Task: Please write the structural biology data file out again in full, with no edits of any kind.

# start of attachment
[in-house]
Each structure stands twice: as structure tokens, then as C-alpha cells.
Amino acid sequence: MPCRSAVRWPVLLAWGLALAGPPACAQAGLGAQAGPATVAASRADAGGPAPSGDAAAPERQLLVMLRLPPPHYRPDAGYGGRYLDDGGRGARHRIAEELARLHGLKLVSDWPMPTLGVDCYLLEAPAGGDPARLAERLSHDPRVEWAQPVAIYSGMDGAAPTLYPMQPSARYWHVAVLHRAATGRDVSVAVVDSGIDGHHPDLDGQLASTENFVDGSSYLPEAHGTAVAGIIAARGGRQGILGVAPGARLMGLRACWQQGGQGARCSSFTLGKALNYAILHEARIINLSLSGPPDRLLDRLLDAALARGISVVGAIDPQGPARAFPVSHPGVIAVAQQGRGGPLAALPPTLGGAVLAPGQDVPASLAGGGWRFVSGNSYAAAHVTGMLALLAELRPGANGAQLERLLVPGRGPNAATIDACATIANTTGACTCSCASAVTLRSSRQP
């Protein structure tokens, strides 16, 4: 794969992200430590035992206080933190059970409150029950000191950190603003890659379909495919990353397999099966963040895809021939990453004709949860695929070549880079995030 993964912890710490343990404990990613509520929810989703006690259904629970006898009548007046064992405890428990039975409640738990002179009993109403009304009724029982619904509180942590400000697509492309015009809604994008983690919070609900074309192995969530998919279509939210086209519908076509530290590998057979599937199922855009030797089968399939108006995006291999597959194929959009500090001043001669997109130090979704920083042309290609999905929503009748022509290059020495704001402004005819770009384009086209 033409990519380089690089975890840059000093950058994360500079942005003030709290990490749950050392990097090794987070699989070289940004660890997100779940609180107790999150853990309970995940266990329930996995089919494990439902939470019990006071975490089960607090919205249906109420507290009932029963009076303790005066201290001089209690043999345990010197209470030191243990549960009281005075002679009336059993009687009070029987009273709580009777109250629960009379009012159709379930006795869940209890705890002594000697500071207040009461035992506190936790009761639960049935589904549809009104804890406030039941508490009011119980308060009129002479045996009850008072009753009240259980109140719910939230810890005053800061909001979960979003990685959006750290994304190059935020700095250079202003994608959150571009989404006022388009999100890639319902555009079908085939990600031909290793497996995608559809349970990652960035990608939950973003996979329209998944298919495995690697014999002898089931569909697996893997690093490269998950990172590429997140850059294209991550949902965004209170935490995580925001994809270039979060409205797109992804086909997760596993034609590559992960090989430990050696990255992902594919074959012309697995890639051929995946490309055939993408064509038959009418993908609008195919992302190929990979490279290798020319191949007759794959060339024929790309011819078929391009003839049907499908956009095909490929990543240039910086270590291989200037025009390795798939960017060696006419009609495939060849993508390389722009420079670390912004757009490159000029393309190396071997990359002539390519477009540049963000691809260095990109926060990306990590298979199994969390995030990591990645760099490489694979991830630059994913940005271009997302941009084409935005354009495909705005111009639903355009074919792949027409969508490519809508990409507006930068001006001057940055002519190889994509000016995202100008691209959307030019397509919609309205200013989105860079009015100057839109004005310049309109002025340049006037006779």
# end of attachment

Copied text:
[in-house]
Each structure stands twice: as structure tokens, then as C-alpha cells.
Amino acid sequence: MPCRSAVRWPVLLAWGLALAGPPACAQAGLGAQAGPATVAASRADAGGPAPSGDAAAPERQLLVMLRLPPPHYRPDAGYGGRYLDDGGRGARHRIAEELARLHGLKLVSDWPMPTLGVDCYLLEAPAGGDPARLAERLSHDPRVEWAQPVAIYSGMDGAAPTLYPMQPSARYWHVAVLHRAATGRDVSVAVVDSGIDGHHPDLDGQLASTENFVDGSSYLPEAHGTAVAGIIAARGGRQGILGVAPGARLMGLRACWQQGGQGARCSSFTLGKALNYAILHEARIINLSLSGPPDRLLDRLLDAALARGISVVGAIDPQGPARAFPVSHPGVIAVAQQGRGGPLAALPPTLGGAVLAPGQDVPASLAGGGWRFVSGNSYAAAHVTGMLALLAELRPGANGAQLERLLVPGRGPNAATIDACATIANTTGACTCSCASAVTLRSSRQP
């Protein structure tokens, strides 16, 4: 794969992200430590035992206080933190059970409150029950000191950190603003890659379909495919990353397999099966963040895809021939990453004709949860695929070549880079995030 993964912890710490343990404990990613509520929810989703006690259904629970006898009548007046064992405890428990039975409640738990002179009993109403009304009724029982619904509180942590400000697509492309015009809604994008983690919070609900074309192995969530998919279509939210086209519908076509530290590998057979599937199922855009030797089968399939108006995006291999597959194929959009500090001043001669997109130090979704920083042309290609999905929503009748022509290059020495704001402004005819770009384009086209 033409990519380089690089975890840059000093950058994360500079942005003030709290990490749950050392990097090794987070699989070289940004660890997100779940609180107790999150853990309970995940266990329930996995089919494990439902939470019990006071975490089960607090919205249906109420507290009932029963009076303790005066201290001089209690043999345990010197209470030191243990549960009281005075002679009336059993009687009070029987009273709580009777109250629960009379009012159709379930006795869940209890705890002594000697500071207040009461035992506190936790009761639960049935589904549809009104804890406030039941508490009011119980308060009129002479045996009850008072009753009240259980109140719910939230810890005053800061909001979960979003990685959006750290994304190059935020700095250079202003994608959150571009989404006022388009999100890639319902555009079908085939990600031909290793497996995608559809349970990652960035990608939950973003996979329209998944298919495995690697014999002898089931569909697996893997690093490269998950990172590429997140850059294209991550949902965004209170935490995580925001994809270039979060409205797109992804086909997760596993034609590559992960090989430990050696990255992902594919074959012309697995890639051929995946490309055939993408064509038959009418993908609008195919992302190929990979490279290798020319191949007759794959060339024929790309011819078929391009003839049907499908956009095909490929990543240039910086270590291989200037025009390795798939960017060696006419009609495939060849993508390389722009420079670390912004757009490159000029393309190396071997990359002539390519477009540049963000691809260095990109926060990306990590298979199994969390995030990591990645760099490489694979991830630059994913940005271009997302941009084409935005354009495909705005111009639903355009074919792949027409969508490519809508990409507006930068001006001057940055002519190889994509000016995202100008691209959307030019397509919609309205200013989105860079009015100057839109004005310049309109002025340049006037006779």